You drain me of almost everything that makes me feel like me.

So, eff you, nausea. (The only reason I'm not using the word I'm screaming in my head is because my mother reads this blog.) Eff you and your stupid, omnipresent self. I want you to leave. I never want to see you again. The only reason I've put up with you this long is because I want this baby so badly, and if you have to come along for the ride, then I'll deal. But you know what? I'm in my second trimester now. I'm done with you. There's no more reason for you to hang around. So shove it. Hard.

And take your stinky ginger ale with you. Never effing worked, anyway.


Thursday, November 12, 2009

On the mend

It can't have been more than a week ago that my husband and I were remarking on our tremendous luck, in that boy had never been seriously ill. We'd dealt with a few runny noses and random low-grade fevers, but overall, we had really been fortunate. Our conversation was just the sign God was looking for that we needed to be reminded that we are not in control, because two days ago, boy was definitely out of sorts. I chalked it up to the fact that his second birthday was approaching, and that he was just trying out the whole expressing-an-opinion-forcefully idea, but in retrospect, I'll bet he was already feeling punky. I was also feeling worse than usual -- my pregnancy-related nausea and vomiting were making themselves more than known after about a week of lessening symptoms. Their return to full force was not welcome. All in all, we did NOT have a good day.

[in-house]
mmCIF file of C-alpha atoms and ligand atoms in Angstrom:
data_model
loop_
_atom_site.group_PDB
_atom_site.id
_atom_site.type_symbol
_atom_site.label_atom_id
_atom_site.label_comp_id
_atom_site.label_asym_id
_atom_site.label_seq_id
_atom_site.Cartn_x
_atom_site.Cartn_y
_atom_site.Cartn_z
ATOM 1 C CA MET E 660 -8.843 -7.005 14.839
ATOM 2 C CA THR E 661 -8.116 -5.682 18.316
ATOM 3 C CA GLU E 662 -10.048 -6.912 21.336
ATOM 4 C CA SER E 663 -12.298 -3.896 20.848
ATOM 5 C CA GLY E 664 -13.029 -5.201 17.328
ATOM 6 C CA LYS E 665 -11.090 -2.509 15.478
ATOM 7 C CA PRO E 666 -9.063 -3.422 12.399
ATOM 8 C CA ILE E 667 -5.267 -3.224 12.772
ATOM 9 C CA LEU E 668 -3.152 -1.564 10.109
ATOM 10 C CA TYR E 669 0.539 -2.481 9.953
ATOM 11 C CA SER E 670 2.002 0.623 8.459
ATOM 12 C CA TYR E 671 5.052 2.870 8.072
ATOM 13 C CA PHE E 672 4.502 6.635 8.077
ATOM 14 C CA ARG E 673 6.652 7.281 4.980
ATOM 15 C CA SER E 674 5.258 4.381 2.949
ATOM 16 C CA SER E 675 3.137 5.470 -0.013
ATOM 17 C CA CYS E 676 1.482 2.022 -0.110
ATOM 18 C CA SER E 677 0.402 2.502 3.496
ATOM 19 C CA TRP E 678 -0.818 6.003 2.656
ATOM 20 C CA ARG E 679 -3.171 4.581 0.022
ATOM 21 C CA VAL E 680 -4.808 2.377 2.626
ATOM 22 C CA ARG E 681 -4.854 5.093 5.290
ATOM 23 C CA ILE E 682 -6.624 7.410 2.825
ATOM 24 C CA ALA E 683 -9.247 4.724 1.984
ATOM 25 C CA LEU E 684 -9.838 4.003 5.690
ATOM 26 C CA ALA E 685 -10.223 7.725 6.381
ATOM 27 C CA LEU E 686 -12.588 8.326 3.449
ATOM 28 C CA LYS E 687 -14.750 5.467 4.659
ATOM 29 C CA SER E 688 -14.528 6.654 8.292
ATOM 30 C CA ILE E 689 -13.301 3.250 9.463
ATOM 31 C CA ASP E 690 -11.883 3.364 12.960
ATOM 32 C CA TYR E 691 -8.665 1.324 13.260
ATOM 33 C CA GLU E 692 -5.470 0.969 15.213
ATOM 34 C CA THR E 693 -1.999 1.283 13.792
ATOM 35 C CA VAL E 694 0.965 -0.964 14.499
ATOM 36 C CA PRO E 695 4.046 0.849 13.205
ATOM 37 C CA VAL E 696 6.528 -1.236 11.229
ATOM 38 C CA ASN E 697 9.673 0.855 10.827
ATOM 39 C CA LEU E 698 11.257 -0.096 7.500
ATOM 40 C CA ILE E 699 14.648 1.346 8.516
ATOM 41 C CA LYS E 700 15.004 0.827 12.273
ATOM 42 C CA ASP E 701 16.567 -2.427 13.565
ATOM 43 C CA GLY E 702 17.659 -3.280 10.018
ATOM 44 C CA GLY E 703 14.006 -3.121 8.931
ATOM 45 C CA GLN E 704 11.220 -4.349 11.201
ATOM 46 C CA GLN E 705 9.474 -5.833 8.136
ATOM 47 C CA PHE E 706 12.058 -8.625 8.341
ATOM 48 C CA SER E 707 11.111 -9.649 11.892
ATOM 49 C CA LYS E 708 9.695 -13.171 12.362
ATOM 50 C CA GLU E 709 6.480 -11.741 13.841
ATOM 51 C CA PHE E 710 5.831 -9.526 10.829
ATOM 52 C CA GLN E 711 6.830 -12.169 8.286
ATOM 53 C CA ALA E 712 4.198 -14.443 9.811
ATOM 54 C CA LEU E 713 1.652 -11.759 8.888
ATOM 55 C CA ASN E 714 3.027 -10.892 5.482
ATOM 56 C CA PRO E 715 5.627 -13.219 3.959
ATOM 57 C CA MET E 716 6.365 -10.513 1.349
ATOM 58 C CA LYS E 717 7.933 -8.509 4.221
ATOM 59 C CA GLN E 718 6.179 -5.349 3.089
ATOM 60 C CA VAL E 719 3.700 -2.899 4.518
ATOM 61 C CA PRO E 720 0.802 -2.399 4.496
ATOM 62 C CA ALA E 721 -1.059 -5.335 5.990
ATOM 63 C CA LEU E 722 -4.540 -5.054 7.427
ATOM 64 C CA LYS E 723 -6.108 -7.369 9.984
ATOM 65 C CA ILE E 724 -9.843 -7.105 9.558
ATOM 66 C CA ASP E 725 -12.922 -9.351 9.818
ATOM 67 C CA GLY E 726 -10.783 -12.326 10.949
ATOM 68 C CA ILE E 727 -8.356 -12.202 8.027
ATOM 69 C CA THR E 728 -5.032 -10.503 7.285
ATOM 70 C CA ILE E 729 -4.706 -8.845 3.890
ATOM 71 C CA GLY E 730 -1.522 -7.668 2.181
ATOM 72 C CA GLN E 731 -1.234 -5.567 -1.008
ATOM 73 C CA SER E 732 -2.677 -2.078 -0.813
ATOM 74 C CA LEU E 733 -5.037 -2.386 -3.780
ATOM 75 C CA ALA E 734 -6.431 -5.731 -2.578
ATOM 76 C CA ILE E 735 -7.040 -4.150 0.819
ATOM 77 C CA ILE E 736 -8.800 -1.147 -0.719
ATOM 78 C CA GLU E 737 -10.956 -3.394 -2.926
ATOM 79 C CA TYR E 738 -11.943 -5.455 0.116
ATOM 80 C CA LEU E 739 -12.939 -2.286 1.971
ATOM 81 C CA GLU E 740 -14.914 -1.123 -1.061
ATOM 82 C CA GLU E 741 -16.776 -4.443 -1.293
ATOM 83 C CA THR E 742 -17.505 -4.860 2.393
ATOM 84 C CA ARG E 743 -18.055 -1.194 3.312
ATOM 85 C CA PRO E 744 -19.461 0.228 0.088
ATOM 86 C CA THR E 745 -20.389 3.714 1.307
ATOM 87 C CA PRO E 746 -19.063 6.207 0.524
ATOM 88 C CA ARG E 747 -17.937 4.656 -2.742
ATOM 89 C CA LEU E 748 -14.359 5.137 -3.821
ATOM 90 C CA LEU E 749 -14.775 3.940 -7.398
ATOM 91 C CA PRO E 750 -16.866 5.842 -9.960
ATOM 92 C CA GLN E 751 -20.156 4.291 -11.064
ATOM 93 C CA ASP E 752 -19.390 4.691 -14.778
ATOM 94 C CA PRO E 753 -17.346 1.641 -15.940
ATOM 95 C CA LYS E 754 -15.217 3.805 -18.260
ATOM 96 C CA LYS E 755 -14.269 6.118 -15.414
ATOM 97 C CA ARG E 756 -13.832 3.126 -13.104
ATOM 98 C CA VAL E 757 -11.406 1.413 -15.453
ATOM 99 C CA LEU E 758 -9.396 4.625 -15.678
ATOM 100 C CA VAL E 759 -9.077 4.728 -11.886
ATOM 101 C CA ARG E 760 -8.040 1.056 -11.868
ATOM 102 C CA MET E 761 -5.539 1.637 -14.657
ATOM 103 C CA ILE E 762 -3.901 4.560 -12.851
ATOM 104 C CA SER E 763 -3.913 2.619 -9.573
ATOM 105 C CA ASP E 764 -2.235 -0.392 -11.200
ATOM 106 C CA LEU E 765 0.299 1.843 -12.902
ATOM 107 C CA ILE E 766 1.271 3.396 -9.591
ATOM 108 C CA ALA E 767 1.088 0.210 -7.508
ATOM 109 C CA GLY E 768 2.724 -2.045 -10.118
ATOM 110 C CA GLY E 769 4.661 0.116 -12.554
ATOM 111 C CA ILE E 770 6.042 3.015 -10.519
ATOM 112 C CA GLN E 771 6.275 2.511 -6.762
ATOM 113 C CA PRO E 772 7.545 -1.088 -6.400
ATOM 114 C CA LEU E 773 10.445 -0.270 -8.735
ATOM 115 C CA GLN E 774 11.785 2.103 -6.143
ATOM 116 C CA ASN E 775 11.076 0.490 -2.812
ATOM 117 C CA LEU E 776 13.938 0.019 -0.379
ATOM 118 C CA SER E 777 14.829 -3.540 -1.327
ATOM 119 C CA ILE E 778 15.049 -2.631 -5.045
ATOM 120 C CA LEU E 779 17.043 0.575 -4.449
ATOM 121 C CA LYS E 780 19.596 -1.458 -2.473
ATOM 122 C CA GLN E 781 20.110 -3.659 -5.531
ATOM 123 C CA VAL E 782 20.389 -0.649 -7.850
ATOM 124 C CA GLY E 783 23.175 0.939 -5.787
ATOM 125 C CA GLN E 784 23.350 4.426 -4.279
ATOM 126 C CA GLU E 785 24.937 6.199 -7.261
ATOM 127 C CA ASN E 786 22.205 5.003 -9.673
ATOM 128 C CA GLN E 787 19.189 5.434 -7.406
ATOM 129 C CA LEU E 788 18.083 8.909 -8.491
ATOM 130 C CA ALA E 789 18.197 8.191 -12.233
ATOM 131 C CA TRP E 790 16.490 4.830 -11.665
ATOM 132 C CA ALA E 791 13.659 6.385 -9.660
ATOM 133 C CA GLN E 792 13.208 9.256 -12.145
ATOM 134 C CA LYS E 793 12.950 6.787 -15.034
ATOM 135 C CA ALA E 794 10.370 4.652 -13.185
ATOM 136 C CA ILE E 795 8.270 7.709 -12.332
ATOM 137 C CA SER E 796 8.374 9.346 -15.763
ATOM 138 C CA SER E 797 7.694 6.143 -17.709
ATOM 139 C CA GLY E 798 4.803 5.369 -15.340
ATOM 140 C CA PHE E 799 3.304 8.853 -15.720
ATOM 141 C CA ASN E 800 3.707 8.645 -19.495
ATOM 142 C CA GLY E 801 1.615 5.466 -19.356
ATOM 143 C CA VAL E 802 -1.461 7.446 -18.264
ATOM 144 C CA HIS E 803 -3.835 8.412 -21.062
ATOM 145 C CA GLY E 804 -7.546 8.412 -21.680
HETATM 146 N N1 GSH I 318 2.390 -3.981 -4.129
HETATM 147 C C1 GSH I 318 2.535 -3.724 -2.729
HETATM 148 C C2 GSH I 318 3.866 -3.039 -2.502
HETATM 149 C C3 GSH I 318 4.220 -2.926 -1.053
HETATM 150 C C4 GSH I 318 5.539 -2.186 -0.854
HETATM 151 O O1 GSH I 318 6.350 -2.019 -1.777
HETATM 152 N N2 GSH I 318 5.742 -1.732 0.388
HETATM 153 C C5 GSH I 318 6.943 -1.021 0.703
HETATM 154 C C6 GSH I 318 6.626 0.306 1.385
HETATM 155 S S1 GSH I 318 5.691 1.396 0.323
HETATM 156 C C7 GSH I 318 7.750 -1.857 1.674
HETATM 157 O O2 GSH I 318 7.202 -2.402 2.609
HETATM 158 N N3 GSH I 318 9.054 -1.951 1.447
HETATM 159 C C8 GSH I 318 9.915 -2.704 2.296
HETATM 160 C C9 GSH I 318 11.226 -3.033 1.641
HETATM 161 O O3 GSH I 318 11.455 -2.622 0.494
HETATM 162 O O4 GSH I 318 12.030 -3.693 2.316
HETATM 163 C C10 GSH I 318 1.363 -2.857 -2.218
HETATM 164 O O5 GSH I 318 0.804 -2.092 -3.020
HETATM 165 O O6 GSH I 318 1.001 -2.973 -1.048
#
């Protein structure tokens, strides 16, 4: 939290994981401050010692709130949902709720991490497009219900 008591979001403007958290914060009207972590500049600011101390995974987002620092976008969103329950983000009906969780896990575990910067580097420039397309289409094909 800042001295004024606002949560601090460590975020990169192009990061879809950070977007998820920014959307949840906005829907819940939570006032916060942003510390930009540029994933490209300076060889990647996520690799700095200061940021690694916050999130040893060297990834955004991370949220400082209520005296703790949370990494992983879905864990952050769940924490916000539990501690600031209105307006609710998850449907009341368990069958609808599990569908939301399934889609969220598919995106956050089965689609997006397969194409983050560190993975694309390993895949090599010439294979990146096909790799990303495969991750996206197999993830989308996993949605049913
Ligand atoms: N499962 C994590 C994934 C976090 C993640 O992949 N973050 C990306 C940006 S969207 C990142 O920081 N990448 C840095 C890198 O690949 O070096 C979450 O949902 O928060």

And then yesterday, I woke up next to a sick kid.

When I opened my eyes in the morning, I didn't really notice much out of the ordinary, except that boy made a couple of strange burping noises I'd never heard him make before. He didn't seem to be bothered, though, so as I got up to head for the bathroom myself, I didn't think much of it. The wave of nausea that hit me halfway there was just. Wrong. As I stood bent over in the bathroom, trying to keep my knees from buckling from the sheer intensity of the sickness, I remember thinking, "Whoa. What the heck is up with THIS?"

Despite the relatively alarming strength of the experience, the basic act was nothing new to boy or myself -- it's how we start all our mornings these days, with boy hollering, "Mom cough? Mom ok?" from the other room -- so I got cleaned up, washed my hands, and went to truck boy out to his high chair for breakfast. As I rounded the bed, he started being sick himself. I wasn't really all too shocked, I have to say, based on my newly-in-perspective sickness myself and his burping, so luckily I was pretty calm.